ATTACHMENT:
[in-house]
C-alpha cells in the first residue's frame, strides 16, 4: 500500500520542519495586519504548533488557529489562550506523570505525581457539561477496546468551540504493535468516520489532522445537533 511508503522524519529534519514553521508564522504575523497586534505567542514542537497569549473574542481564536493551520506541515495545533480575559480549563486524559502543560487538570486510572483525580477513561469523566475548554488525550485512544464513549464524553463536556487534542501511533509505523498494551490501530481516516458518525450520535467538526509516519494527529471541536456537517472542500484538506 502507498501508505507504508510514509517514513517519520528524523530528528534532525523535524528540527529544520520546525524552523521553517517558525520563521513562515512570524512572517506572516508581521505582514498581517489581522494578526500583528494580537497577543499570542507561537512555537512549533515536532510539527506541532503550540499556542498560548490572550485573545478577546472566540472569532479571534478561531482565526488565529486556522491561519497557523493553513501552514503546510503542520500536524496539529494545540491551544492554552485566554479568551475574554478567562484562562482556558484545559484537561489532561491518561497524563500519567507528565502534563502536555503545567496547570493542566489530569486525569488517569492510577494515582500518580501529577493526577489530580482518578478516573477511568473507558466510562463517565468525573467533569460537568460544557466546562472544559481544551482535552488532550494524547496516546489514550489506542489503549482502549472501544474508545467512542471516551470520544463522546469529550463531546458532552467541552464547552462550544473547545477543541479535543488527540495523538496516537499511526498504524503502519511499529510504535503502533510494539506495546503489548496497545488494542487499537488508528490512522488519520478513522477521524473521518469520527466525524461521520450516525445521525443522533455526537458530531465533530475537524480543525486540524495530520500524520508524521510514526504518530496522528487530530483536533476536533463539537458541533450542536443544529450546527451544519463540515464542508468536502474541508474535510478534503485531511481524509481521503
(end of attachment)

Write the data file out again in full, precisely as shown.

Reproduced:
[in-house]
C-alpha cells in the first residue's frame, strides 16, 4: 500500500520542519495586519504548533488557529489562550506523570505525581457539561477496546468551540504493535468516520489532522445537533 511508503522524519529534519514553521508564522504575523497586534505567542514542537497569549473574542481564536493551520506541515495545533480575559480549563486524559502543560487538570486510572483525580477513561469523566475548554488525550485512544464513549464524553463536556487534542501511533509505523498494551490501530481516516458518525450520535467538526509516519494527529471541536456537517472542500484538506 502507498501508505507504508510514509517514513517519520528524523530528528534532525523535524528540527529544520520546525524552523521553517517558525520563521513562515512570524512572517506572516508581521505582514498581517489581522494578526500583528494580537497577543499570542507561537512555537512549533515536532510539527506541532503550540499556542498560548490572550485573545478577546472566540472569532479571534478561531482565526488565529486556522491561519497557523493553513501552514503546510503542520500536524496539529494545540491551544492554552485566554479568551475574554478567562484562562482556558484545559484537561489532561491518561497524563500519567507528565502534563502536555503545567496547570493542566489530569486525569488517569492510577494515582500518580501529577493526577489530580482518578478516573477511568473507558466510562463517565468525573467533569460537568460544557466546562472544559481544551482535552488532550494524547496516546489514550489506542489503549482502549472501544474508545467512542471516551470520544463522546469529550463531546458532552467541552464547552462550544473547545477543541479535543488527540495523538496516537499511526498504524503502519511499529510504535503502533510494539506495546503489548496497545488494542487499537488508528490512522488519520478513522477521524473521518469520527466525524461521520450516525445521525443522533455526537458530531465533530475537524480543525486540524495530520500524520508524521510514526504518530496522528487530530483536533476536533463539537458541533450542536443544529450546527451544519463540515464542508468536502474541508474535510478534503485531511481524509481521503